Tick fever is caused by the bacteria Anaplasma phagocytophilum and is spread by ticks. Most cases are found on the Eastern and Western seaboards and surrounding states. Symptoms include headaches and chills, high grade fever and muscle aches as well as a rash around the bite site. These symptoms are commonly confused with those of the flu. Symptoms can be seen within 3 weeks of the tick bite, but can start as soon as 5 days after transmission. The symptoms in most people are not severe, except in cases of the elderly and immunosuppressed persons.
Other symptoms that are not seen as often include hemorrhages, renal failure and confusion once the infection has proceeded. If treatment is not sought, life threatening symptoms can cause more serious problems from fever, traveling infection and malaise. Anaplasmosis symptoms can be life threatening if left untreated, but are generally mild for most patients. Many people who become infected have no symptoms or have very mild symptoms.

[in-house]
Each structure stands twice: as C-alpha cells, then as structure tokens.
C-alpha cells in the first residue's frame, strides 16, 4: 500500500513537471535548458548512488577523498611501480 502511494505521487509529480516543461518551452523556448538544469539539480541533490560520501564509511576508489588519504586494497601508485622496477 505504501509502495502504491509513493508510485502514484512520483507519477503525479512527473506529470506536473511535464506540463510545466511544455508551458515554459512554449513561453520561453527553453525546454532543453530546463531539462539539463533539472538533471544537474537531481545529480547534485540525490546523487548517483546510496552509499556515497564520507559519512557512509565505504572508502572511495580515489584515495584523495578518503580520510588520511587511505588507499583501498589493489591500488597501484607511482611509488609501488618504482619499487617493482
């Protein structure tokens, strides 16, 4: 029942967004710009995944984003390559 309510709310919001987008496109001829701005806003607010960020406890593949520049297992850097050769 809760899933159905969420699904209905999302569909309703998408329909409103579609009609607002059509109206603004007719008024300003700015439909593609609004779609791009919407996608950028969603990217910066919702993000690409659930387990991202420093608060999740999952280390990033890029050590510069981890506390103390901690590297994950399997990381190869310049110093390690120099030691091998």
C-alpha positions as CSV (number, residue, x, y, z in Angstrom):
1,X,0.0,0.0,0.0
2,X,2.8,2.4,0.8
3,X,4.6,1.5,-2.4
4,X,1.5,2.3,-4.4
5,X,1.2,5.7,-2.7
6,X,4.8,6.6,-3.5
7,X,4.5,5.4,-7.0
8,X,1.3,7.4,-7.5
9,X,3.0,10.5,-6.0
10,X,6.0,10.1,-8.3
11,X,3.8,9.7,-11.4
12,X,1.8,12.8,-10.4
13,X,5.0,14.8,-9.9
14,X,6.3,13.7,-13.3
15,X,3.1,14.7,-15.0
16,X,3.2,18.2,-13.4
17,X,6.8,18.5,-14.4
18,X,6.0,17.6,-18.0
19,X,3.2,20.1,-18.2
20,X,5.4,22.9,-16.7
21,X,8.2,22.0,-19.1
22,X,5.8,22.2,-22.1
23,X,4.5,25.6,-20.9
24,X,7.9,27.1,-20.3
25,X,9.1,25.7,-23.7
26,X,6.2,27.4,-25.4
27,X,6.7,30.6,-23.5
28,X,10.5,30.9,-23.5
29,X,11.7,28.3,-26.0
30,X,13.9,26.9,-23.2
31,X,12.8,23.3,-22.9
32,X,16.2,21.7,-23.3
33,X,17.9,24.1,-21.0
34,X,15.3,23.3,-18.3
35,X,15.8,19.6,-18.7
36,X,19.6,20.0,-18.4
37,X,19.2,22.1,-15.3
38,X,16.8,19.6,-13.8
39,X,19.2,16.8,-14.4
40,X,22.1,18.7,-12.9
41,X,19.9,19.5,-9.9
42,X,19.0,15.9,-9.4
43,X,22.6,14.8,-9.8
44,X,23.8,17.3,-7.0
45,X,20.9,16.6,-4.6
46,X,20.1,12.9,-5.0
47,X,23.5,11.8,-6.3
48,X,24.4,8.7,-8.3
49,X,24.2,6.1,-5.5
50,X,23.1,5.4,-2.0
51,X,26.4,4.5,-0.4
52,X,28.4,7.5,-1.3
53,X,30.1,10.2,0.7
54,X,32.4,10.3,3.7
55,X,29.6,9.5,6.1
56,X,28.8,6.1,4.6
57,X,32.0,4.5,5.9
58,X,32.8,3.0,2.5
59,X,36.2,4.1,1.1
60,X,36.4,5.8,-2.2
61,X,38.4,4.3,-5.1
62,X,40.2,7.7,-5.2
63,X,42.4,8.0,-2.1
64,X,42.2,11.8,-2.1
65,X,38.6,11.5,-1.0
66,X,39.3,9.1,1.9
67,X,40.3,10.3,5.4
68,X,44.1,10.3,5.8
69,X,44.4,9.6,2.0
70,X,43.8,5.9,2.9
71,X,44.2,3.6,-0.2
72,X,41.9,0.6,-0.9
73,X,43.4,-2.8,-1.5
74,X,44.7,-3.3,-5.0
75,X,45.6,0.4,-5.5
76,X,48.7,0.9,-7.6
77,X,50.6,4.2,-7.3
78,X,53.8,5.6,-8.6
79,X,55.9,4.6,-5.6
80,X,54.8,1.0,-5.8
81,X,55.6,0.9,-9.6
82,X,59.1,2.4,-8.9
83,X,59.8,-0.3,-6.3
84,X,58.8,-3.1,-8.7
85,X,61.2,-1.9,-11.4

Treatment of Tick Fever
Treatment is conducted using tetracycline antibiotics for 14 days in children and adults. The drug doxycycline is normally used for its potency and also for its efficacy. There is a vaccine for tick fever that was created in 1999. This vaccine is for those who are avid outdoors types, those in high risk areas including wooded areas and those living near forests or rural areas. People in these areas should consult with their health care provider about the vaccine.
Left: Blacklegged tick, Ixodes scapularis
Complications from Symptoms
There are possible complications due to anaplasmosis, including sepsis or the infection of blood or tissues, and the infection can damage the lungs, heart, nerves and kidneys if left untreated for an extended period of time. Infections can travel from one part of the body to another, and therefore are moved in the bloodstream. The blood can become infected, which presents a life threatening situation that should be treated immediately.
Resources and Credits
Photo Credit: Public Library of Science (PLoS). (CC) Some rights reserved.